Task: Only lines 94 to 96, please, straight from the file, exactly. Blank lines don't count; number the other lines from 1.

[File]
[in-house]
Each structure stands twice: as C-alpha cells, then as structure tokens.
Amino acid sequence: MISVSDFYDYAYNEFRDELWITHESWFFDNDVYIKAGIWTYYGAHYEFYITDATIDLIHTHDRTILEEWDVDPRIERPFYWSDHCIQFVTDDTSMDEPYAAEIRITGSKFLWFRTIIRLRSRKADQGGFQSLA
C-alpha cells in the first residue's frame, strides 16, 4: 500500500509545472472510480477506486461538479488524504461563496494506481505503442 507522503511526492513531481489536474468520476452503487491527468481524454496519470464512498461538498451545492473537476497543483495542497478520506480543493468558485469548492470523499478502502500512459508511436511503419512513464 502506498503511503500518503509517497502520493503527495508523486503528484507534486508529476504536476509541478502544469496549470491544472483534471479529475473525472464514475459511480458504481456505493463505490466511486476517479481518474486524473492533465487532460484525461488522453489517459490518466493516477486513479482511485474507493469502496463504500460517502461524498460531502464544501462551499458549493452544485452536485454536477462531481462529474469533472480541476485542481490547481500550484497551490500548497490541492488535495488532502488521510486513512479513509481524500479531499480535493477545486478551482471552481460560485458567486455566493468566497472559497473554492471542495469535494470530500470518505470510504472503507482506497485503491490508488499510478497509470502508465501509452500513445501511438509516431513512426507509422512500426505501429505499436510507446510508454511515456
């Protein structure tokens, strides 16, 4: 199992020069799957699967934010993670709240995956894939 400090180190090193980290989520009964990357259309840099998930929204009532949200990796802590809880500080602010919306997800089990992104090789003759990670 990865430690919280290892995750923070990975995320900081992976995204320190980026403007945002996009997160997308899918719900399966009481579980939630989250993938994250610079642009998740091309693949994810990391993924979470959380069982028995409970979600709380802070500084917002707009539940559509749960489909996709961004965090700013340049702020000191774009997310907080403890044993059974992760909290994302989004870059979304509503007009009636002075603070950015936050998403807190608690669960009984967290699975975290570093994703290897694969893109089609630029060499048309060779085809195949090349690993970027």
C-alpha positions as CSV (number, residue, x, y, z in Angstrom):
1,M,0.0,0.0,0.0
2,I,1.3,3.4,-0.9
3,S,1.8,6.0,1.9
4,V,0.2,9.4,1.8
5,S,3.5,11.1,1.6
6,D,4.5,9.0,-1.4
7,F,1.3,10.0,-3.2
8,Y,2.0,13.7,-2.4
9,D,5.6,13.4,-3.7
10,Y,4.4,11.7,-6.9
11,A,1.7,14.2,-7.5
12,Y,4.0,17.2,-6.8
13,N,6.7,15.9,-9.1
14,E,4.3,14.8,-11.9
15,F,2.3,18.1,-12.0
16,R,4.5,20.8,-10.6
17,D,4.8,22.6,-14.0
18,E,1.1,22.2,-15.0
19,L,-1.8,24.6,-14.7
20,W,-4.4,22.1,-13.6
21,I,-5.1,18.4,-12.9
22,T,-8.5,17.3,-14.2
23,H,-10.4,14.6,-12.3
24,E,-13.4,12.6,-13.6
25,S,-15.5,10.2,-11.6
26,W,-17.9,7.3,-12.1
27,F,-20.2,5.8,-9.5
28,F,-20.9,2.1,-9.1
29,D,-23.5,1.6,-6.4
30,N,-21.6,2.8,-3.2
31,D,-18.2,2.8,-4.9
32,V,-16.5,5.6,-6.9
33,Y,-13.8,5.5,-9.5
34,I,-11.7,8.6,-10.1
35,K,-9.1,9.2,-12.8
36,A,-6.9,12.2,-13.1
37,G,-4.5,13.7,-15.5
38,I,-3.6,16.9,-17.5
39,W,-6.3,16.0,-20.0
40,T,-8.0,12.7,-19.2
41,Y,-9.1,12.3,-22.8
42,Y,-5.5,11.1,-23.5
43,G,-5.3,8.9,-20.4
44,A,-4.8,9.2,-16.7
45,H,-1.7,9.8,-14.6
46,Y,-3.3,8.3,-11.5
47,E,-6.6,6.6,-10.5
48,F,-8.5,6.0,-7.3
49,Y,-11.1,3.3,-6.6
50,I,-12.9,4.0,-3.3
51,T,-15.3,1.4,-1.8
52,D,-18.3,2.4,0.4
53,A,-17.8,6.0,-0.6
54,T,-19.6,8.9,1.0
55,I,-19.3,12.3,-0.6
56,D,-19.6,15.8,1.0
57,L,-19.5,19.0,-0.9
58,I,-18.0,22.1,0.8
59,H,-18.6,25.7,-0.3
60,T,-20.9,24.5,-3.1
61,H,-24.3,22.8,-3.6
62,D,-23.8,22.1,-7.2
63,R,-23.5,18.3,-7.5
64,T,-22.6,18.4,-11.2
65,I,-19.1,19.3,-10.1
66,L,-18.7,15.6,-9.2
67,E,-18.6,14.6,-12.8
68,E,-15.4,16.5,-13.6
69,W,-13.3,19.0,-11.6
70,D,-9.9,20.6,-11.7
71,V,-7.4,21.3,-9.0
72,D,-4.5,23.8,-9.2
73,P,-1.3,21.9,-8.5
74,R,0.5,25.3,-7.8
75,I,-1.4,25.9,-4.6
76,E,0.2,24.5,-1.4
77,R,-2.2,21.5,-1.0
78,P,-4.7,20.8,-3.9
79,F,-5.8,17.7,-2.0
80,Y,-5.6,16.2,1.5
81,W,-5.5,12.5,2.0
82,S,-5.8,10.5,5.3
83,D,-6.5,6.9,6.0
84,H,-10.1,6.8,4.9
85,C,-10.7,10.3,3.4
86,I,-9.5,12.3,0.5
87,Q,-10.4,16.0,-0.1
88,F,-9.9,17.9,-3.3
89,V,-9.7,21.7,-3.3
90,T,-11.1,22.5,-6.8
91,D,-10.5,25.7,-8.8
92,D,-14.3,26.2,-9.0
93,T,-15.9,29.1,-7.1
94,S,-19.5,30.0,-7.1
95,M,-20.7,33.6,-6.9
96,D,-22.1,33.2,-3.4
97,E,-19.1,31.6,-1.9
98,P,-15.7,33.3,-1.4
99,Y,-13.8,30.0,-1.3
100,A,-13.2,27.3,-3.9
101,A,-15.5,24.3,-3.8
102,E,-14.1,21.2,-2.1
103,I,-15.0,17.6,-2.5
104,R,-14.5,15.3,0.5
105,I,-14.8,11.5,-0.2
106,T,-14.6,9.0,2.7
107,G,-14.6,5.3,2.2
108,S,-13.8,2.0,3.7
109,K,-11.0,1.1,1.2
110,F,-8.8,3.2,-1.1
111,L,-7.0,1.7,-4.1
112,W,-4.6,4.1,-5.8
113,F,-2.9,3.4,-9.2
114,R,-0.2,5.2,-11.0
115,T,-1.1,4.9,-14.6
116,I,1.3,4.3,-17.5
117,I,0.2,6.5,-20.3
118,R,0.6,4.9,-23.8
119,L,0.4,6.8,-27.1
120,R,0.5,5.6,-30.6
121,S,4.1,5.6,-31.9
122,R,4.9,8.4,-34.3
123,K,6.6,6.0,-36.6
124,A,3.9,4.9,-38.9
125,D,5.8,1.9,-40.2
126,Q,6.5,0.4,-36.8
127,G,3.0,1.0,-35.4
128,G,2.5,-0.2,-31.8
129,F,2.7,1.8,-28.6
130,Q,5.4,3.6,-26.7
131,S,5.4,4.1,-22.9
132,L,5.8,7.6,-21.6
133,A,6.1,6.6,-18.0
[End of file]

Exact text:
88,F,-9.9,17.9,-3.3
89,V,-9.7,21.7,-3.3
90,T,-11.1,22.5,-6.8